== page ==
PERSONAL INJURY I CAR ACCIDENTS I FAQ CAR ACCIDENTS I FREQUENTLY ASKED CAR ACCIDENT QUESTIONS I FRAUD I DISABILITY ABUSE I DISABILITY FRAUD – At-Fault Driver takes Advantage of Disabled Pedestrian Following Traffic Collision
December 18, 2020
POLICY LIMITS SETTLEMENT – We recently settled a pedestrian car accident case for policy limits and the underlying factor which guided this result was that the at-fault driver made false statements at the scene of the pedestrian car accident and took advantage of our client’s disabilities.
Our disabled and deaf client had the right-of-way while crossing a crosswalk near a freeway off-ramp and the at-fault driver failing to look ahead slammed into the disabled pedestrian. At the scene of the traffic collision reporting officers were unable to communicate with our client due to his disabilities and the at-fault driver took advantage of our client’s disability. The at-fault driver attempted to wrongfully profit from our client’s disability by making false representations at the scene of the car accident. Specifically, the driver lied about his speed of travel and other relevant factors as to the pedestrian car accident.
In a previous post, our offices discussed recovering punitive damages when an at-fault driver is lying at the scene of a pedestrian car accident. Specifically, we stated that “if an at-fault driver is lying about the cause of the car accident, then the injured motor vehicle victim may be awarded punitive damages”. When an at-fault driver makes false statements to reporting officers and attempts to evade liability such unethical conduct permits an award for punitive damages.
However, in addition to being awarded punitive damages for misrepresentations at the scene of the pedestrian car accident, our disabled client is also entitled to punitive damages because the at-fault driver took advantage of the disability. In this incident, the at-fault driver made fraudulent representations at the scene of the pedestrian car accident, knowing that our disabled client could not contradict his claims due to his disabilities and limited ability to communicate with reporting officers.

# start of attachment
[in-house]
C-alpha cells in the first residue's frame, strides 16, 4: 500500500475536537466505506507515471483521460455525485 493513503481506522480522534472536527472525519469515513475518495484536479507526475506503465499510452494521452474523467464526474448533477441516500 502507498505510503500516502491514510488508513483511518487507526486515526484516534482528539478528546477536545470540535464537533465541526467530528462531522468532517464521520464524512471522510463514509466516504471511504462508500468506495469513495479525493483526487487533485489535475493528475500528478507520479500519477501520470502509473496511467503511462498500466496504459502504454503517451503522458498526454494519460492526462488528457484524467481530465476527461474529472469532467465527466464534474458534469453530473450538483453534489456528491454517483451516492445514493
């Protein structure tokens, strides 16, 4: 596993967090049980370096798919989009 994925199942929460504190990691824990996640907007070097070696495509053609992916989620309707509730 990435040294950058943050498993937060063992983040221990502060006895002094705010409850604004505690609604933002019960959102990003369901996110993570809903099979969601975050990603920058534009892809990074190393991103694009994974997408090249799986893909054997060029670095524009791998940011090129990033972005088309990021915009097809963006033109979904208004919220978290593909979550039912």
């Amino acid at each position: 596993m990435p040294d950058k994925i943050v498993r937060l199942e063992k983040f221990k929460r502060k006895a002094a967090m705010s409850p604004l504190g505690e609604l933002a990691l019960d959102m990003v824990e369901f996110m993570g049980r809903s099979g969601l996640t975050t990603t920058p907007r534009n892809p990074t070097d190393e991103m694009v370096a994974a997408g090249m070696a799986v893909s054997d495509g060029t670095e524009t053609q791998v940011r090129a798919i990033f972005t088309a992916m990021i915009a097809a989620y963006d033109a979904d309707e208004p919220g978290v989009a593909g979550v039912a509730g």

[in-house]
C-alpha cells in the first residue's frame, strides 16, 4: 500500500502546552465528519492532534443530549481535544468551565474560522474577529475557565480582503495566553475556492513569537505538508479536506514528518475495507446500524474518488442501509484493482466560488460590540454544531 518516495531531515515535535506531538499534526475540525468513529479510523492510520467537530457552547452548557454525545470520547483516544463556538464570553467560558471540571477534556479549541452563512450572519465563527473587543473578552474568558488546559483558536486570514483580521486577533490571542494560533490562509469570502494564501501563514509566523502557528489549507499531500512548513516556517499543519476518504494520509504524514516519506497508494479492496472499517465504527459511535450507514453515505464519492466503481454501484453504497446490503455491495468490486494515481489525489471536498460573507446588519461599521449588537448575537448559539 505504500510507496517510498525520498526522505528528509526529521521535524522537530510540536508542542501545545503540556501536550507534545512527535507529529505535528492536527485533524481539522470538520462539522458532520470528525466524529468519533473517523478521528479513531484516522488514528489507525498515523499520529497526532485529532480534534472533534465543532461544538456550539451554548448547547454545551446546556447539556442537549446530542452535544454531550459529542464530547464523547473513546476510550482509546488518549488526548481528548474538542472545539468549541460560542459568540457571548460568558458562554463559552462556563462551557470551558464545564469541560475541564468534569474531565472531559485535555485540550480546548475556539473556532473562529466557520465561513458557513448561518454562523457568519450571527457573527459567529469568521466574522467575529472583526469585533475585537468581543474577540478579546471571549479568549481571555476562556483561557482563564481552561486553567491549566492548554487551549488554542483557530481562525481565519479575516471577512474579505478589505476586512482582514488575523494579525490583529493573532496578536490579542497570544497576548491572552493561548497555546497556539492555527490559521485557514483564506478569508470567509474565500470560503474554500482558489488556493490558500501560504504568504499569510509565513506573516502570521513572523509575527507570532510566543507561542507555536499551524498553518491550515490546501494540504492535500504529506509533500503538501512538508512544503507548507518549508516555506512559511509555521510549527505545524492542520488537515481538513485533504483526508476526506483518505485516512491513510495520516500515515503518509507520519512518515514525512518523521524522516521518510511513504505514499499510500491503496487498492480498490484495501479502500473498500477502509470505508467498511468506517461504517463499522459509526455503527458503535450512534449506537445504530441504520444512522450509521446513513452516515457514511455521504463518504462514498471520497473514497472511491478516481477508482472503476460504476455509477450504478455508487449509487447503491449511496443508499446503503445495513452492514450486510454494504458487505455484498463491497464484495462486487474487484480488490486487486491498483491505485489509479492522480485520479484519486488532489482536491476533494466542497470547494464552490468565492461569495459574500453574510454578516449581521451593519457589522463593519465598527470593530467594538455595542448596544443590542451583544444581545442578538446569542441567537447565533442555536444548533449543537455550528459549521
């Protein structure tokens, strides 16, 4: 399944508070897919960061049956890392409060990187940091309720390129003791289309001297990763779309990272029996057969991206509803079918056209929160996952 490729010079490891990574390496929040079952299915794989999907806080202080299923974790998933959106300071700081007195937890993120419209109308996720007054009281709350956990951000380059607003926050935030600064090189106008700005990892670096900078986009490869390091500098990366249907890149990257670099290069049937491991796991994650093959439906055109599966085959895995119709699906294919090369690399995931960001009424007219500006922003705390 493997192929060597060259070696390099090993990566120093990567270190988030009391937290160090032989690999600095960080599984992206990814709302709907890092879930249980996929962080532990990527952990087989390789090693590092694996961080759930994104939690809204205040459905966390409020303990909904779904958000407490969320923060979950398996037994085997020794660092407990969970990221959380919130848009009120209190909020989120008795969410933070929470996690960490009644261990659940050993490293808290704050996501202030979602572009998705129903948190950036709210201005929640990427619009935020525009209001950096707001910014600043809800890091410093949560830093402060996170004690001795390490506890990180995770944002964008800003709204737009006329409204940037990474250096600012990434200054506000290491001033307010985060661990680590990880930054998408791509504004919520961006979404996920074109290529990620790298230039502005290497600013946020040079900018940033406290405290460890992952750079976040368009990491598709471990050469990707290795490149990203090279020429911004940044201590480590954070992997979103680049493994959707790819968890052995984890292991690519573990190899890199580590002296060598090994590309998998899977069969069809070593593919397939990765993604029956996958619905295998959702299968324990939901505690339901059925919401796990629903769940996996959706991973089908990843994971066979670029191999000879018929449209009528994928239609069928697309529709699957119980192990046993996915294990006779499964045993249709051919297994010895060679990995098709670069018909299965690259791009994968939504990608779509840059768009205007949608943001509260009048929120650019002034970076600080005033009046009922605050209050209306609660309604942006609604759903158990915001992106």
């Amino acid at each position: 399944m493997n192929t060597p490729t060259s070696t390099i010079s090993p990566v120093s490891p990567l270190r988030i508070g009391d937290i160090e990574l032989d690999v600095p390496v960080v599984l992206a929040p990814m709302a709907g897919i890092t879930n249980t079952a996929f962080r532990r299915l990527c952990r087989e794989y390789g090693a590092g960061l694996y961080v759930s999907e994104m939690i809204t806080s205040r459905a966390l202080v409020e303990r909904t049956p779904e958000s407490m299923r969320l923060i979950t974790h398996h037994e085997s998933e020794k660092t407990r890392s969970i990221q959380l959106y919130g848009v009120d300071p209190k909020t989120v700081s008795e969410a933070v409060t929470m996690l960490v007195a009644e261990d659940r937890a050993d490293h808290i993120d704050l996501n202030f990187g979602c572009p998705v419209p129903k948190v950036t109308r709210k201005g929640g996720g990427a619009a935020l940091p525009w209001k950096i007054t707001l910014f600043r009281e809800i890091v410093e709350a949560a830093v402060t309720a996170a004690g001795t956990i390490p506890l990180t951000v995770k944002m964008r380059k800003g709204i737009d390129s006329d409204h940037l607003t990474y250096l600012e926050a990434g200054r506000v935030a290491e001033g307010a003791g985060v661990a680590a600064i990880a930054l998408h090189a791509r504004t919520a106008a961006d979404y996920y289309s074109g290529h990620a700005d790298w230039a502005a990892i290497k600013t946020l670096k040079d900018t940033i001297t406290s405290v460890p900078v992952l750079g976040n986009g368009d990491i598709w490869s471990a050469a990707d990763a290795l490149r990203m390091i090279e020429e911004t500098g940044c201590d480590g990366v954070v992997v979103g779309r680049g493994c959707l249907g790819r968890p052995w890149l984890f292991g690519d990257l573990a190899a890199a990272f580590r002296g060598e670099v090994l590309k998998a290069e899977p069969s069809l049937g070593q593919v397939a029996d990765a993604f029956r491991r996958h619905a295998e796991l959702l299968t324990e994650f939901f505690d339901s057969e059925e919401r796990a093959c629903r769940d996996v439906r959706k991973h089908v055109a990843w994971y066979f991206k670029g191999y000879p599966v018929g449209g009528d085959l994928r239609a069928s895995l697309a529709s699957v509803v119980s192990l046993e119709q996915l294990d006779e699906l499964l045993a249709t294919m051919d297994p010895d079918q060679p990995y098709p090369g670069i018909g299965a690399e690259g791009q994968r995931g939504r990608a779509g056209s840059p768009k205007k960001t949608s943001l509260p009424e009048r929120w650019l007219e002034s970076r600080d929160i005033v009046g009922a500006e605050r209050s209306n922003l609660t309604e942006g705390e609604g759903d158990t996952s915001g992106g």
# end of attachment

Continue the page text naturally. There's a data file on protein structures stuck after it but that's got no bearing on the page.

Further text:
Controlling law which permits punitive damages when an at-fault driver makes misrepresentations at the scene of a pedestrian car accident, is as follows:
“In an appropriate case, the jury may be instructed that a false promise or a suggestion of a fact known to be false may constitute a misrepresentation as the word “misrepresentation” is used in the instruction’s definition of “fraud.” (Stevens v. Owens-Corning Fiberglas Corp. (1996) 49 Cal.App.4th 1645, 1661 [57 Cal.Rptr.2d 525]. The court in Stevens suggested that the following instruction be given if evidence of other punitive damage awards is introduced into evidence: ‘If you determine that a defendant has already been assessed with punitive damages based on the same conduct for which punitive damages are requested in this case, you may consider whether punitive damages awarded in other cases have sufficiently punished and made an example of the defendant. You must not use the amount of punitive damages awarded in other cases to determine the amount of the punitive damage award in this case, except to the extent you determine that a lesser award, or no award at all, is justified in light of the penalties already imposed.’ (Stevens, supra, 49 Cal.App.4th at p. 1663, fn. 7.) … The purposes of punitive damages are to punish a wrongdoer for the conduct that harmed the plaintiff and to discourage similar conduct in the future.” – CACI No. 394 Punitive Damages – Individual Defendant – Trial not Bifurcated.